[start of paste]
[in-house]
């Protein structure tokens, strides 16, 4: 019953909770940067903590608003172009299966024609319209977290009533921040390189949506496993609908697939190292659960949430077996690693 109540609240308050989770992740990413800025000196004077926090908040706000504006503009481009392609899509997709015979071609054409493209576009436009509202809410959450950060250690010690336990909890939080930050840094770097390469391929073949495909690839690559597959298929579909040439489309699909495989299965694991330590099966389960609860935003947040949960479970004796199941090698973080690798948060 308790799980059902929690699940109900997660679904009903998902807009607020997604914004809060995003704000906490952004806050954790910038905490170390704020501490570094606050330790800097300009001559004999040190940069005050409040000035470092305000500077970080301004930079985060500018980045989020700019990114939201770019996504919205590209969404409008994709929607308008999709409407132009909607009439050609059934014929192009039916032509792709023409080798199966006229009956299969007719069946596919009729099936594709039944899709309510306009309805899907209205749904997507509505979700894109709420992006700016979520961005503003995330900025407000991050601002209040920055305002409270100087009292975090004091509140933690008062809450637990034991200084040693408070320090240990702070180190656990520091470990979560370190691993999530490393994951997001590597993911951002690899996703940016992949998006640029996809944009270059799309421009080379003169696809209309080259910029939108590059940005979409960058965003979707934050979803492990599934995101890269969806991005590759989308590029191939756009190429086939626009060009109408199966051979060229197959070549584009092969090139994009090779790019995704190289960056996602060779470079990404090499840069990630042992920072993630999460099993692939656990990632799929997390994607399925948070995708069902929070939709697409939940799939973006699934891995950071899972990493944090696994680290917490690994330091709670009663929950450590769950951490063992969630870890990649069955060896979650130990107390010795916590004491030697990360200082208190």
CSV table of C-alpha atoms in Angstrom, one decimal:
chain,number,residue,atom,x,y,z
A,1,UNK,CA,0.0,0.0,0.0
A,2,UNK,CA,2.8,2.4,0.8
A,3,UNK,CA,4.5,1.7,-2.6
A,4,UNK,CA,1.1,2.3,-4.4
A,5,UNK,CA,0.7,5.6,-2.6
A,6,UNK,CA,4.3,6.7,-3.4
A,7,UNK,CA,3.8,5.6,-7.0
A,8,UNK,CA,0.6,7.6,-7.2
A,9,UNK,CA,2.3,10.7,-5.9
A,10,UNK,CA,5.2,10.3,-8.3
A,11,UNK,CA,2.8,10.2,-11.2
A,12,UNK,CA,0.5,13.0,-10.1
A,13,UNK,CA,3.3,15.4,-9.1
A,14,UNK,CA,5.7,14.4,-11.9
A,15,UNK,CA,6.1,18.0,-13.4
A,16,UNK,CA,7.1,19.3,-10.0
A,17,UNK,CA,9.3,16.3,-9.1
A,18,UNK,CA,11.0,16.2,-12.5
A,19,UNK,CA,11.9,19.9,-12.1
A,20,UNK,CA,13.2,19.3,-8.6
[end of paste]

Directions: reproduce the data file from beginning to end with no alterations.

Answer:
[in-house]
């Protein structure tokens, strides 16, 4: 019953909770940067903590608003172009299966024609319209977290009533921040390189949506496993609908697939190292659960949430077996690693 109540609240308050989770992740990413800025000196004077926090908040706000504006503009481009392609899509997709015979071609054409493209576009436009509202809410959450950060250690010690336990909890939080930050840094770097390469391929073949495909690839690559597959298929579909040439489309699909495989299965694991330590099966389960609860935003947040949960479970004796199941090698973080690798948060 308790799980059902929690699940109900997660679904009903998902807009607020997604914004809060995003704000906490952004806050954790910038905490170390704020501490570094606050330790800097300009001559004999040190940069005050409040000035470092305000500077970080301004930079985060500018980045989020700019990114939201770019996504919205590209969404409008994709929607308008999709409407132009909607009439050609059934014929192009039916032509792709023409080798199966006229009956299969007719069946596919009729099936594709039944899709309510306009309805899907209205749904997507509505979700894109709420992006700016979520961005503003995330900025407000991050601002209040920055305002409270100087009292975090004091509140933690008062809450637990034991200084040693408070320090240990702070180190656990520091470990979560370190691993999530490393994951997001590597993911951002690899996703940016992949998006640029996809944009270059799309421009080379003169696809209309080259910029939108590059940005979409960058965003979707934050979803492990599934995101890269969806991005590759989308590029191939756009190429086939626009060009109408199966051979060229197959070549584009092969090139994009090779790019995704190289960056996602060779470079990404090499840069990630042992920072993630999460099993692939656990990632799929997390994607399925948070995708069902929070939709697409939940799939973006699934891995950071899972990493944090696994680290917490690994330091709670009663929950450590769950951490063992969630870890990649069955060896979650130990107390010795916590004491030697990360200082208190």
CSV table of C-alpha atoms in Angstrom, one decimal:
chain,number,residue,atom,x,y,z
A,1,UNK,CA,0.0,0.0,0.0
A,2,UNK,CA,2.8,2.4,0.8
A,3,UNK,CA,4.5,1.7,-2.6
A,4,UNK,CA,1.1,2.3,-4.4
A,5,UNK,CA,0.7,5.6,-2.6
A,6,UNK,CA,4.3,6.7,-3.4
A,7,UNK,CA,3.8,5.6,-7.0
A,8,UNK,CA,0.6,7.6,-7.2
A,9,UNK,CA,2.3,10.7,-5.9
A,10,UNK,CA,5.2,10.3,-8.3
A,11,UNK,CA,2.8,10.2,-11.2
A,12,UNK,CA,0.5,13.0,-10.1
A,13,UNK,CA,3.3,15.4,-9.1
A,14,UNK,CA,5.7,14.4,-11.9
A,15,UNK,CA,6.1,18.0,-13.4
A,16,UNK,CA,7.1,19.3,-10.0
A,17,UNK,CA,9.3,16.3,-9.1
A,18,UNK,CA,11.0,16.2,-12.5
A,19,UNK,CA,11.9,19.9,-12.1
A,20,UNK,CA,13.2,19.3,-8.6